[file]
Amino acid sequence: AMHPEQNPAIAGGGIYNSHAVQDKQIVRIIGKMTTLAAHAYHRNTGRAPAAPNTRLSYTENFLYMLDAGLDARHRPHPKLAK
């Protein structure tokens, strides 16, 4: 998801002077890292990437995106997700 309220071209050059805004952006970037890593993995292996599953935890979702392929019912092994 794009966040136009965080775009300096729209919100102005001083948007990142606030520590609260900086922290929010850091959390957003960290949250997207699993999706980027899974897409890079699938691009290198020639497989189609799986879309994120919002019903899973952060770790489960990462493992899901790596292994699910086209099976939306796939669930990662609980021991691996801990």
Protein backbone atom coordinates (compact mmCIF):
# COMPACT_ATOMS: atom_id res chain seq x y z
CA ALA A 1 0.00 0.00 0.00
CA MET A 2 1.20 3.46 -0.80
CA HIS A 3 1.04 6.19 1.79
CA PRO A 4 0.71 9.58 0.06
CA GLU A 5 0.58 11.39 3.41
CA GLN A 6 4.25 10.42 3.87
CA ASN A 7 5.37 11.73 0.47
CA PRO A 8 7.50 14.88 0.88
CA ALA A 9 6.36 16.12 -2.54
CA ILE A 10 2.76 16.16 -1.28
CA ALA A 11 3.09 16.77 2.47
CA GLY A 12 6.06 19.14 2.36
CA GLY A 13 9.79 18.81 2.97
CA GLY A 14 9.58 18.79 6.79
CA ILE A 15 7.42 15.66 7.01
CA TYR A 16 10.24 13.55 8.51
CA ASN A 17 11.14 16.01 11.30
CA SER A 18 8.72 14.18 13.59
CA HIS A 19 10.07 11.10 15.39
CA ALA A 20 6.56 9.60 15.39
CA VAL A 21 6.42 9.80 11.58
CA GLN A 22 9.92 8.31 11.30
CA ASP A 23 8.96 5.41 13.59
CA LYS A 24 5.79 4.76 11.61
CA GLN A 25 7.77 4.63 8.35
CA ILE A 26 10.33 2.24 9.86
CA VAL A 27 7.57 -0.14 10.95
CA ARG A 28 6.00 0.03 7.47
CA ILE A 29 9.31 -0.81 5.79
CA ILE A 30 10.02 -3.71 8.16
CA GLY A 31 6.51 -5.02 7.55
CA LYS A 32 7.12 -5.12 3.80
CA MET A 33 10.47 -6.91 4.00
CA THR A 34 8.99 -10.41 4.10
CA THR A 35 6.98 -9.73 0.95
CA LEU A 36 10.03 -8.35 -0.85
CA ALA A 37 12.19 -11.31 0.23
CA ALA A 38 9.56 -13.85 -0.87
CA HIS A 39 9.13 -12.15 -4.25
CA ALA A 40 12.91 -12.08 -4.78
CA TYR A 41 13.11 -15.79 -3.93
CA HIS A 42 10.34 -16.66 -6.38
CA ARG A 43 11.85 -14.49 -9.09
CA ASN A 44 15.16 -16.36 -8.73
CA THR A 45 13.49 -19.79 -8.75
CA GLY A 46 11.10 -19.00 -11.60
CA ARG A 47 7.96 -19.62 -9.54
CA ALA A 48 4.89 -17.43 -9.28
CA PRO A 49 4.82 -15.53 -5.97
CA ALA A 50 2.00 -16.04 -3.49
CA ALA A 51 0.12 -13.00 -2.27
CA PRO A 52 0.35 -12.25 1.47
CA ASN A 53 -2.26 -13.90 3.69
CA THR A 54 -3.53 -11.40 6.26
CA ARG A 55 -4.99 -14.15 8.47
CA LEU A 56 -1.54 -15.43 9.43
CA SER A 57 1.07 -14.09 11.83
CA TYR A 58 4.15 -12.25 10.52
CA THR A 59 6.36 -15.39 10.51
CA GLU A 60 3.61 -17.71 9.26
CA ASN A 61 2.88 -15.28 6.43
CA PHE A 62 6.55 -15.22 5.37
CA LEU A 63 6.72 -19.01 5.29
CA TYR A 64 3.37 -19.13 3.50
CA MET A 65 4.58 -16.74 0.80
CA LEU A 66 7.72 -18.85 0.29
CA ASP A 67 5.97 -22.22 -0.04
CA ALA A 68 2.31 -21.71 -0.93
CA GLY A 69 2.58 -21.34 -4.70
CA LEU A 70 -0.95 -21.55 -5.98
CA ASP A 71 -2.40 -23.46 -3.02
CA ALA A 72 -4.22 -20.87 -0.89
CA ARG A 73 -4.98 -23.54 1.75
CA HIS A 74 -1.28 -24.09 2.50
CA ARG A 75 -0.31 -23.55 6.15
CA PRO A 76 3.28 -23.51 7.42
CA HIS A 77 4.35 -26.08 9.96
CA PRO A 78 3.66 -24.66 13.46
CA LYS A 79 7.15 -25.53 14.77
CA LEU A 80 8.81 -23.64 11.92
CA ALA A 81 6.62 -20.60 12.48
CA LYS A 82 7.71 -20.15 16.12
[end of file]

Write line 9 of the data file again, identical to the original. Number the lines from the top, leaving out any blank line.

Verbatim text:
CA GLU A 5 0.58 11.39 3.41